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Thursday, July 26, 2012

Character, not Caricature, Part 3 - Memorable Characters

I thought I'd share some memorable paper people with you today, and talk a little about why I think they work. And I hope you'll return the favor!

Ransom, from C.S.Lewis' "Out of the Silent Planet", is probably my all-time best-remembered character. He's introduced as an academic on a walking tour of England, only to be kidnapped and taken to Mars by two rather unpleasant men. They intend to give him to what they think is the ruler of Mars as a human sacrifice, in exchange for the right to take away gold (though one of them has a more sinister motive).

Ransom is very much everyman, a 'good chap' who is 'taken' into the story only through rather resentfully promising to look for the half-witted man who the villain's hired as an assistant - by interfering, Ransom takes his place. Arriving on Mars in a home-made spaceship (vaguely described), he escapes from his captors and finds himself with Hobson's choice - stay alone and lost in an utterly alien land, or approach the locals - to whom he was to be offered as a sacrifice.

What makes Ransom so memorable is, I think, his very human reaction to his predicament. He is by turns angry, bitter, terrified, hopeful. When given choices, he makes the ones with which I can identify - even if they're wrong. His behavior's always within the framework of his character; there's never a "Why did he do that?" There's little physical description - we know he's middle-aged, of average size and fitness.

How did Lewis do it? My feeling is that he followed the dictum, "write what you know"; Ransom IS Lewis. Thus, he didn't talk down to, or try to limit his character, and by knowledge of his own foibles avoided aggrandizing Ransom. A modest man, creating a modest hero - so hard to do, but what a beautiful gift for us all!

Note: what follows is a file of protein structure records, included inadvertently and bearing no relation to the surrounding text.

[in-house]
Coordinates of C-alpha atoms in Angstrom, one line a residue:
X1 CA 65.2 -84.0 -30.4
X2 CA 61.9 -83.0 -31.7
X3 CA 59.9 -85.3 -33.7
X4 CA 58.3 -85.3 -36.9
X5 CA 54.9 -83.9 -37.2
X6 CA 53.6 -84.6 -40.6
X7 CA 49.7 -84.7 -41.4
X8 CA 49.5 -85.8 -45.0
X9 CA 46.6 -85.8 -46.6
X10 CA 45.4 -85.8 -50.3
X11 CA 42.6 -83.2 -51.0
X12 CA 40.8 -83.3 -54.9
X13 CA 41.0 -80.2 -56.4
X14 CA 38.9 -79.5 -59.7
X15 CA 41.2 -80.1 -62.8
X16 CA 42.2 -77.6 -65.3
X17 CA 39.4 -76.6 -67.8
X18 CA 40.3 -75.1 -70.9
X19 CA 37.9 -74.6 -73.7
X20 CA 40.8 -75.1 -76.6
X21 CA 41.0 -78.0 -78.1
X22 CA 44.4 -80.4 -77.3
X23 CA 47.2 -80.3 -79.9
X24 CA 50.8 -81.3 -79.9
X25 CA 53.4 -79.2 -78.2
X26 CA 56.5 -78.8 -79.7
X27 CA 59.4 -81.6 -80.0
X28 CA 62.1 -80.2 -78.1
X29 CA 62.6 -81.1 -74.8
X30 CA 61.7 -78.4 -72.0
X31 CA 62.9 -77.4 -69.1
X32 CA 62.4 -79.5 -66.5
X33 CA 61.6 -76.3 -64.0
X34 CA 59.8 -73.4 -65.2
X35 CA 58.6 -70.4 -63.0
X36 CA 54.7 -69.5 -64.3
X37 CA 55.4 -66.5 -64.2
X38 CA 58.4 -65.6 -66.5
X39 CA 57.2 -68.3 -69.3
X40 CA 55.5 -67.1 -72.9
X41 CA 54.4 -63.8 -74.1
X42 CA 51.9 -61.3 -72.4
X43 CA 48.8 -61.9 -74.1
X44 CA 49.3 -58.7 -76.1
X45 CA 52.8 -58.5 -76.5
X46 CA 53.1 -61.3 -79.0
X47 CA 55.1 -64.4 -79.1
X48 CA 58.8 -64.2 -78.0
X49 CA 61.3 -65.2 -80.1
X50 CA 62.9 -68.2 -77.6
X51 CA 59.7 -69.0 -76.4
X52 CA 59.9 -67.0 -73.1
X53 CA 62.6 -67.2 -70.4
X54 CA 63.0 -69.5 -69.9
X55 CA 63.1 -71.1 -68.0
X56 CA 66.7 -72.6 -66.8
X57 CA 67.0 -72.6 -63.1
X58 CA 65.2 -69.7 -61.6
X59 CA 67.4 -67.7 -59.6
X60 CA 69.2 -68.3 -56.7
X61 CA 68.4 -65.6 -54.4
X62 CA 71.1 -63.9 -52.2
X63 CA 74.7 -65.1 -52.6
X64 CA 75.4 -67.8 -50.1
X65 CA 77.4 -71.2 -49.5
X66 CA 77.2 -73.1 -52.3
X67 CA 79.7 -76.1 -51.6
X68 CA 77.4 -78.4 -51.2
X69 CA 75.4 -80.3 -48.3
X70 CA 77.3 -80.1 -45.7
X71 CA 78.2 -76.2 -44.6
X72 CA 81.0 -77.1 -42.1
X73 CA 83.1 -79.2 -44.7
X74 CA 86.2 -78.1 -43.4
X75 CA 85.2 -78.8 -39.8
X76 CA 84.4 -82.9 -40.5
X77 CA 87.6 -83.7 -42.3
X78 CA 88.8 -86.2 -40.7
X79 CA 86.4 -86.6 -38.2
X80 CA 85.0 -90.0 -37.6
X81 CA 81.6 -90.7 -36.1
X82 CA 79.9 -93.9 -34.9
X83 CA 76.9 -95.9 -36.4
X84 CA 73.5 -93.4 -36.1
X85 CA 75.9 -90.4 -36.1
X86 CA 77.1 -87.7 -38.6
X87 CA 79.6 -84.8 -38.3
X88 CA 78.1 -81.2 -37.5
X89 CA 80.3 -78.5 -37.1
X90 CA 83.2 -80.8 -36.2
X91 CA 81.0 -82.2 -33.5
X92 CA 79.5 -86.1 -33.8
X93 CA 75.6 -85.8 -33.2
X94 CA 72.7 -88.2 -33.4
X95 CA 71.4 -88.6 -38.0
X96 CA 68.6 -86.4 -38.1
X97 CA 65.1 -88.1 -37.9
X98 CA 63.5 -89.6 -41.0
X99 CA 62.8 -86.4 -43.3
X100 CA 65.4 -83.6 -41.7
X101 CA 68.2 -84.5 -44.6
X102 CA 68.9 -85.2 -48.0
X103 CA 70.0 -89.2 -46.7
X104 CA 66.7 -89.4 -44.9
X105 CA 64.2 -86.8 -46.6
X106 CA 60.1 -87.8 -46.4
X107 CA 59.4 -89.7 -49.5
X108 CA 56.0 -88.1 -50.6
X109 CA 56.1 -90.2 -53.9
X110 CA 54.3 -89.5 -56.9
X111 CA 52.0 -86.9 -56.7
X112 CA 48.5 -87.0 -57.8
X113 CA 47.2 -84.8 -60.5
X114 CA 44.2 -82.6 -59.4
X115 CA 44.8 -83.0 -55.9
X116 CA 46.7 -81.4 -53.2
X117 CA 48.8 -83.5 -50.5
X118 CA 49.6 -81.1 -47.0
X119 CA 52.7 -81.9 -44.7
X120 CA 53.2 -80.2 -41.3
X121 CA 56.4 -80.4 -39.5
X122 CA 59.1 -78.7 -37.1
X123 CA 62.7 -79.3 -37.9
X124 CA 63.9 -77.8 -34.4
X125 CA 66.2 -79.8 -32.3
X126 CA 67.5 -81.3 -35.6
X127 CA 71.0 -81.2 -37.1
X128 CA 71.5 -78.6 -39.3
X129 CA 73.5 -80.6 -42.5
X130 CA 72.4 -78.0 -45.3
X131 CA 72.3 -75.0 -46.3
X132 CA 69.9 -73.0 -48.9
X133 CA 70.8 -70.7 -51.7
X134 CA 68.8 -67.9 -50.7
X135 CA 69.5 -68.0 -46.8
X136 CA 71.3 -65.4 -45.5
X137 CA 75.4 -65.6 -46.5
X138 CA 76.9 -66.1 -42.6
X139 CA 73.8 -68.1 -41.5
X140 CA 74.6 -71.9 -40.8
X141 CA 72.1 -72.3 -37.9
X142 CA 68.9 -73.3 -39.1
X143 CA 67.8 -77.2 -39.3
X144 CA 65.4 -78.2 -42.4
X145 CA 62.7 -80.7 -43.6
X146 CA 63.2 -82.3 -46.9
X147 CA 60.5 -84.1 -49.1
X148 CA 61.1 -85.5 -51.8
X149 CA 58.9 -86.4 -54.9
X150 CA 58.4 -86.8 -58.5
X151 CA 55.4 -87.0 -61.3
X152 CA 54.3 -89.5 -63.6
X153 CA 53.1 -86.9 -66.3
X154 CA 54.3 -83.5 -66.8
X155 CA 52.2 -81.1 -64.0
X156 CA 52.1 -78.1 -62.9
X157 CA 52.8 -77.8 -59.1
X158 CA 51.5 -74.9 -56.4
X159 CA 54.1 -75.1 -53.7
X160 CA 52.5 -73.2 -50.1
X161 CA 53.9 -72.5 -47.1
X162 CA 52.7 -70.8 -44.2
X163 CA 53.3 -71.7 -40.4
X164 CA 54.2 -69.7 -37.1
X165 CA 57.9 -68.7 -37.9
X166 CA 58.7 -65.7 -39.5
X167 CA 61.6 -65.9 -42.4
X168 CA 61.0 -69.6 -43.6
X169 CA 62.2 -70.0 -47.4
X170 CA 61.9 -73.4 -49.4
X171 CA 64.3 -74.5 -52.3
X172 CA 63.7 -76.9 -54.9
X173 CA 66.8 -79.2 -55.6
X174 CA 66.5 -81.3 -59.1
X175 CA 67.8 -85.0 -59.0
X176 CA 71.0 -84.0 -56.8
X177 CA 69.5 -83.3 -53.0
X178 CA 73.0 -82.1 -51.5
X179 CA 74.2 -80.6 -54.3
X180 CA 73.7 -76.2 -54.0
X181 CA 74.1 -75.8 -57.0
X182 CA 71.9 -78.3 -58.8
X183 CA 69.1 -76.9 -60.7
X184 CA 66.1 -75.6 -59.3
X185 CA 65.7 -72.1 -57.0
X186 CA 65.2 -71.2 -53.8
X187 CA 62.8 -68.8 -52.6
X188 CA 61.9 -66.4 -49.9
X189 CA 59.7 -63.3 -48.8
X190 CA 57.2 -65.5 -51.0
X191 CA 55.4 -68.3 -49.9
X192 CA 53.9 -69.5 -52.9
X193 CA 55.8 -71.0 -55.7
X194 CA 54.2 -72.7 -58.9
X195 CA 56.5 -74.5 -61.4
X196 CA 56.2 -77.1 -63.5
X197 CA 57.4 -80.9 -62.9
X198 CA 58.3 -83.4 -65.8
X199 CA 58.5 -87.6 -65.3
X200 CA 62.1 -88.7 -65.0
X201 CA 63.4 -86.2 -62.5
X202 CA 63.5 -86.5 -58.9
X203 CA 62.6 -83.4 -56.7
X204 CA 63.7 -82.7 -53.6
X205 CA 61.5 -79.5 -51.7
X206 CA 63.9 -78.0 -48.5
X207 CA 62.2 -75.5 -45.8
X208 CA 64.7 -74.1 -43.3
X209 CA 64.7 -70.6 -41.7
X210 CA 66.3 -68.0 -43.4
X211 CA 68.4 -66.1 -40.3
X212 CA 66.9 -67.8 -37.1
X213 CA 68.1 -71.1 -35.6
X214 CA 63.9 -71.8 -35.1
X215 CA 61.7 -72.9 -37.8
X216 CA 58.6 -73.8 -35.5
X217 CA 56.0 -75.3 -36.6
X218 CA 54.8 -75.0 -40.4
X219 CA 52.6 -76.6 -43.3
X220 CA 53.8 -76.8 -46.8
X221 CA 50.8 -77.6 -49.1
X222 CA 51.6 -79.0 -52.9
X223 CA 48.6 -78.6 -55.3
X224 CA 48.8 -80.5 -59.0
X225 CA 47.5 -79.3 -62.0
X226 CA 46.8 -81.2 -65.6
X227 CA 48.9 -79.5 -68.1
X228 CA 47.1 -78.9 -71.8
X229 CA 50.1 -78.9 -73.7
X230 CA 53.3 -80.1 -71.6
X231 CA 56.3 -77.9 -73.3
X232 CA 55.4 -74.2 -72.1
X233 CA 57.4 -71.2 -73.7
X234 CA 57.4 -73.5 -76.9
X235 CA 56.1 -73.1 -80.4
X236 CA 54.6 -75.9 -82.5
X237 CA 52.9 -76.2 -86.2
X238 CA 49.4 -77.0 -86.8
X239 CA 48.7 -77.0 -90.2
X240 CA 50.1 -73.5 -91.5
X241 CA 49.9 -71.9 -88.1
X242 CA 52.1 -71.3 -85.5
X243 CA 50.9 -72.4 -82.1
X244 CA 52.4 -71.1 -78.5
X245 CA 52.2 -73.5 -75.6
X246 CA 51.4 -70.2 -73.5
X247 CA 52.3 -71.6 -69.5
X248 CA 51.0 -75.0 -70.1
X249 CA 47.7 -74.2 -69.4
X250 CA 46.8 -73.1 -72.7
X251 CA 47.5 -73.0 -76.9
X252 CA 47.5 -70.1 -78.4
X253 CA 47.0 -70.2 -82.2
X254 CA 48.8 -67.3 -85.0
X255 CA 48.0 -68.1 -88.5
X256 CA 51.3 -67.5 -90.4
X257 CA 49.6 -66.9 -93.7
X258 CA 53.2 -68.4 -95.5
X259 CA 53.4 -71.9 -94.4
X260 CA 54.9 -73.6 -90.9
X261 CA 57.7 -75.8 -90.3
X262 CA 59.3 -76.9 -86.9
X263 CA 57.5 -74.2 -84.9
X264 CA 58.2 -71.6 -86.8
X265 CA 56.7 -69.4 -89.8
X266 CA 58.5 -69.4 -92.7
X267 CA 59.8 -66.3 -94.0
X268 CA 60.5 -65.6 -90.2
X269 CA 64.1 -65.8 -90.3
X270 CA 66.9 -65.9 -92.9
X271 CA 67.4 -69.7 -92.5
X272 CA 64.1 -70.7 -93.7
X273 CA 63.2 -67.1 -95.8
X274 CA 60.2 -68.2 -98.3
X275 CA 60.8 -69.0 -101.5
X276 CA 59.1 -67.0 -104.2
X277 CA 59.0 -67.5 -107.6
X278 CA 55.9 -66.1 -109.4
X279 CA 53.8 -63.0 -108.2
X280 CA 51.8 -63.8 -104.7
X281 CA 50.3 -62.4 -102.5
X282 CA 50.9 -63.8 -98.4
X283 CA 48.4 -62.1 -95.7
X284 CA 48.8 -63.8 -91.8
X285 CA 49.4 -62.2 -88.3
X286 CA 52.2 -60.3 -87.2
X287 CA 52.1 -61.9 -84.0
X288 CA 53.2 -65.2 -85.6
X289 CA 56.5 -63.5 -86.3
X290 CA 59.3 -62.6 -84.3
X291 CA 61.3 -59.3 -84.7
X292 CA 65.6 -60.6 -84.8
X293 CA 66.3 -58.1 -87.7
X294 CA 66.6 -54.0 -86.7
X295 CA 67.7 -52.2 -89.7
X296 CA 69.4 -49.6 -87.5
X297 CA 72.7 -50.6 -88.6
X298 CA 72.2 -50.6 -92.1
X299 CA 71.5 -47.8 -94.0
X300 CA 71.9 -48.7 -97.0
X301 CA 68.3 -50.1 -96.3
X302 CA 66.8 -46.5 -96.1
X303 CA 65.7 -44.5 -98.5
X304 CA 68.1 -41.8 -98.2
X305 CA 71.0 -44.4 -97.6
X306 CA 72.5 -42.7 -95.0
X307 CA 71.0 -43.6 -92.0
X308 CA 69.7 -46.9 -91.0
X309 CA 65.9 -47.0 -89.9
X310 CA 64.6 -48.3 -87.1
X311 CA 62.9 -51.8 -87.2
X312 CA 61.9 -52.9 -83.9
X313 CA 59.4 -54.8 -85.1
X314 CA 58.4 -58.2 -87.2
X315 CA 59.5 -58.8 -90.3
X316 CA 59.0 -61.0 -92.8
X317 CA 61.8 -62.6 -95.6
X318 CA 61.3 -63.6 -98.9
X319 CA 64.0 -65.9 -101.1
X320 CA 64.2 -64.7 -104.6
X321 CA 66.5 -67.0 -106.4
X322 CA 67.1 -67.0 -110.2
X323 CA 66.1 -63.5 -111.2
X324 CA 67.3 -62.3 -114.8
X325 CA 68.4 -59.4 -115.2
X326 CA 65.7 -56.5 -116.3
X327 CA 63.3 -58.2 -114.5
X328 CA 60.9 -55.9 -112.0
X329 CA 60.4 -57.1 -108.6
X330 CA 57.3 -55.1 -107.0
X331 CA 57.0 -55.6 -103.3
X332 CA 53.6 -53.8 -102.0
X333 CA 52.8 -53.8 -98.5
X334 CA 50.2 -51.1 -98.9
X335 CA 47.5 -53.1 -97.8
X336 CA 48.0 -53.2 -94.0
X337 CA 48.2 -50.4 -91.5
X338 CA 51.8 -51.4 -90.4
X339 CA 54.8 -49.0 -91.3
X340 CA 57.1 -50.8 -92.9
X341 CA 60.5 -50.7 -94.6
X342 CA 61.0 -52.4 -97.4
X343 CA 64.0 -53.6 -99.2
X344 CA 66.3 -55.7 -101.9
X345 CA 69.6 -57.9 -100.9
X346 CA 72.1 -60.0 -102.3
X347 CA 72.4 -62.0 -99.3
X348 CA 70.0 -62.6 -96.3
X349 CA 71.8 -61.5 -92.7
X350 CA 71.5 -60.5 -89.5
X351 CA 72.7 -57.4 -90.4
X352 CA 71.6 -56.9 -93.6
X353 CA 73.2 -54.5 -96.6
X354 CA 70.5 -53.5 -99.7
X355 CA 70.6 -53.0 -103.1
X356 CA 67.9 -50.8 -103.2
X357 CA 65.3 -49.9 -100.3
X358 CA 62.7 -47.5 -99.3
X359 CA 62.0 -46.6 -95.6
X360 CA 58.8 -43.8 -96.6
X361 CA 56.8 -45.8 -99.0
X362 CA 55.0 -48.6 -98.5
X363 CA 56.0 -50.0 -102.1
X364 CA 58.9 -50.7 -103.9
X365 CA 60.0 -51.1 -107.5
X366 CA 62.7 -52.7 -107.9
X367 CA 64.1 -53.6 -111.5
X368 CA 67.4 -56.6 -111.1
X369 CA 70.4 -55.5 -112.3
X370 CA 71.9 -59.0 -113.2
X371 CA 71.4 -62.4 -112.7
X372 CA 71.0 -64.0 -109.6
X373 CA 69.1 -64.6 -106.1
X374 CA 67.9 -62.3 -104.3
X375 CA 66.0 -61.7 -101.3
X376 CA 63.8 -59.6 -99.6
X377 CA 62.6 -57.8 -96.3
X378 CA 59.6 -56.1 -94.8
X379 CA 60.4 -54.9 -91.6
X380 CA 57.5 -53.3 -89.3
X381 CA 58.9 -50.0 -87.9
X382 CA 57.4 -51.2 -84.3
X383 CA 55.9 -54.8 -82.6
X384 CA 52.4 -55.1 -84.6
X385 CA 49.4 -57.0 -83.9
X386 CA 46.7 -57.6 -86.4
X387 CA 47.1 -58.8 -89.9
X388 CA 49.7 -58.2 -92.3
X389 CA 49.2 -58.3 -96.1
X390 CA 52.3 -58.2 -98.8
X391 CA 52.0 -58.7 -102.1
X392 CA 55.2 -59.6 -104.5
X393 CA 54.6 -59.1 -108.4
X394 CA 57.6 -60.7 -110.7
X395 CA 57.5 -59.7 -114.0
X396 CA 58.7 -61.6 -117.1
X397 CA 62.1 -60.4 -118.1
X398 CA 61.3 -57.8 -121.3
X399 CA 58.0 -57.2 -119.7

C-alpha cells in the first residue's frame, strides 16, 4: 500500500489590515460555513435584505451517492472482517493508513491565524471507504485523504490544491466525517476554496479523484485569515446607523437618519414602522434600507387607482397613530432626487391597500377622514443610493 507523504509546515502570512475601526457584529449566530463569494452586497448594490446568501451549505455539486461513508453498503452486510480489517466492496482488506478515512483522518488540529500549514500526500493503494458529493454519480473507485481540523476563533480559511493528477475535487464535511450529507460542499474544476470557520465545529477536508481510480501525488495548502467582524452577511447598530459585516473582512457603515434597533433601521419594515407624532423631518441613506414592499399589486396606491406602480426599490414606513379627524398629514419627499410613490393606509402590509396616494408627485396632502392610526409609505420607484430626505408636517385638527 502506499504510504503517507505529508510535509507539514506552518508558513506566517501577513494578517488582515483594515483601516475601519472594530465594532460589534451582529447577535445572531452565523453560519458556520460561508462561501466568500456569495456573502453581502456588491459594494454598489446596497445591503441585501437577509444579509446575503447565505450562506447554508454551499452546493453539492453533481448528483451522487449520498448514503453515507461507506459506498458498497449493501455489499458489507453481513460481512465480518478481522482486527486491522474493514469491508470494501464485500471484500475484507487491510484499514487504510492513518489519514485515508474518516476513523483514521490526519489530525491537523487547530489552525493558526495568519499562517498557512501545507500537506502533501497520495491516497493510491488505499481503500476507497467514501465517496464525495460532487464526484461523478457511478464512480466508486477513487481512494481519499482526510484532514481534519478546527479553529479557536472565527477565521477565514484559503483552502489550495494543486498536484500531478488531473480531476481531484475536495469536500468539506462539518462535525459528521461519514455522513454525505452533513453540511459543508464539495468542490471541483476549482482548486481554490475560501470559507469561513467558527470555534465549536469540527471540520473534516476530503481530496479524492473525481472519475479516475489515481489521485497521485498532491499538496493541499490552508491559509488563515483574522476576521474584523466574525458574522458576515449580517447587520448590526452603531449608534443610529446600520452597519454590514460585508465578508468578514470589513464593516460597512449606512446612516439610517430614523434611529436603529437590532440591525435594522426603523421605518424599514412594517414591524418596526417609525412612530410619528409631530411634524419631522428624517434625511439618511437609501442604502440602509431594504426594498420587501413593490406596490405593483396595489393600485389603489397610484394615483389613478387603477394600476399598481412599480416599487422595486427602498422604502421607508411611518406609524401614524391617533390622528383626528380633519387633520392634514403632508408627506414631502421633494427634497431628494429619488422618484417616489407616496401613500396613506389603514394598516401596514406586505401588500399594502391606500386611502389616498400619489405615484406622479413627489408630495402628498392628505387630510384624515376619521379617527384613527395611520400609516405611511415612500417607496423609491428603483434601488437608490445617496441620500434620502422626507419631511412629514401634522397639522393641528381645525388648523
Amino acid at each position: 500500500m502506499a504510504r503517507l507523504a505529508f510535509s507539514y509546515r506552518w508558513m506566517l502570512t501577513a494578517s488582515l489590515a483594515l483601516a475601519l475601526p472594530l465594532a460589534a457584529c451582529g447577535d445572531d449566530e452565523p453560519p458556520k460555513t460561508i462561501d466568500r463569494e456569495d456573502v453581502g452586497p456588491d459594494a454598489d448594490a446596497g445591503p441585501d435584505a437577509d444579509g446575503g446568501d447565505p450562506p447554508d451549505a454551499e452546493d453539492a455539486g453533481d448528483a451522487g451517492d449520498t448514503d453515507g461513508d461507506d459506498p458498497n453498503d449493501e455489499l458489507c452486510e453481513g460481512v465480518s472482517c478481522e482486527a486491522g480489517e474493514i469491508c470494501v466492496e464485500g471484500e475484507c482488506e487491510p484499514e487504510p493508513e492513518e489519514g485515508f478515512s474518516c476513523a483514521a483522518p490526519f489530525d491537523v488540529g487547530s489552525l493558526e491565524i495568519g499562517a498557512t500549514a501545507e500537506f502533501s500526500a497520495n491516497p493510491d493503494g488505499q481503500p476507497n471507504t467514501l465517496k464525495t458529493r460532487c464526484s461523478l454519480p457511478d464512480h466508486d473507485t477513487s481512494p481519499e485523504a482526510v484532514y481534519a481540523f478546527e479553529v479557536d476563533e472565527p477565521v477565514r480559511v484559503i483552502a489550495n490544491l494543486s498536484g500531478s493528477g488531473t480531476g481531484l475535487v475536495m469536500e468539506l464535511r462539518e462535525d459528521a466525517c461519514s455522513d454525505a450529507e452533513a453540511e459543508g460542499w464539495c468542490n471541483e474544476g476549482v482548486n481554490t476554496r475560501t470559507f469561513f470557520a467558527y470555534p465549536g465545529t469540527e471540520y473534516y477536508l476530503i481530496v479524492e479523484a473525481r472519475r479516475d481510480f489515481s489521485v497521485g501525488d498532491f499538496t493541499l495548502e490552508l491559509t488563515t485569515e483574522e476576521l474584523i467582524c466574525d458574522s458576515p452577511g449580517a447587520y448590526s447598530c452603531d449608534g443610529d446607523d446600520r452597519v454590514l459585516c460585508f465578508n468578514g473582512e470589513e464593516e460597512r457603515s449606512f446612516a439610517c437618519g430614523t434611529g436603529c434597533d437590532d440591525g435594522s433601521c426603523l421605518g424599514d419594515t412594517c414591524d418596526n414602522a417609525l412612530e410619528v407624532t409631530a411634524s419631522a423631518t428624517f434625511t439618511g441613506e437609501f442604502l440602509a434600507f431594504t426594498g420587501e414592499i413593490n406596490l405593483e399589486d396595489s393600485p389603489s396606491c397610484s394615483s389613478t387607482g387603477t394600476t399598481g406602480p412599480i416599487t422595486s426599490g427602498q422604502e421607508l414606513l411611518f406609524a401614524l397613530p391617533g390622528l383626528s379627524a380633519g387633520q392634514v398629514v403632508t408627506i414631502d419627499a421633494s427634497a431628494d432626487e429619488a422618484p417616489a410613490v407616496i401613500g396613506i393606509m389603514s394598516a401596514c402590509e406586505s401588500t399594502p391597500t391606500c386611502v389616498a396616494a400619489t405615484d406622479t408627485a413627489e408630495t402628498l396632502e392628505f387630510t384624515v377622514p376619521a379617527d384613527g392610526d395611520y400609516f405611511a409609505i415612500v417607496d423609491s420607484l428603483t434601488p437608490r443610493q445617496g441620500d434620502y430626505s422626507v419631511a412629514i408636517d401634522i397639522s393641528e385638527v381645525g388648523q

(And yes, the name Ransom is symbolic of Christ, being a ransom for us - he takes the place of another as a sacrifice, albeit unwillingly. The story, and Ransom's theological arc,  continues in "Perelandra" and "That Hideous Strength".)

Captain Philip Queeg, from Herman Wouk's "The Caine Mutiny" - well, I said memorable, not beloved! Queeg is introduced as a pleasant individual when he takes command of the fictional destroyer/minesweeper USS Caine in WW2. Yet there's something strange about him - on this first meeting, in conversation with the commanding officer he's relieving, he is detached to the point of making a totally irrelevant comment about the weather, when the previous captain is telling Queeg about the crew he'll inherit.

We never get inside Queeg's head. Everything we learn about him is observed, and as the book goes on what we see is almost comically horrible. Queeg is clearly not cut out to be a captain, and his erratic behavior makes this clear to his crew, the readers...everyone but the US Navy, and he remains in command. The downward spiral of a personality buckling under pressure is relieved from time to time by genuine humanity, and by "I might have done that" moments.

In the end, after the climactic mutiny', the trail of the mutineers completes the destruction of Queeg, and then resurrects him as a sort of hero. Queeg is in some ways a classical tragic hero - a man with a fatal flaw, which destroys him because his subordinates can't bring themselves to support the rank and office, if not the man.

Why does Queeg live so vividly? Wouk treats him, always, with respect. It would have been easy to make Queeg the butt of every malediction, but he's not that...whenever the reader really grows to hate the guy, Wouk gives us a reason to take pause. Wouk didn't like Queeg, I think...but he respected him.

What about you? Anyone you like, and want to share?

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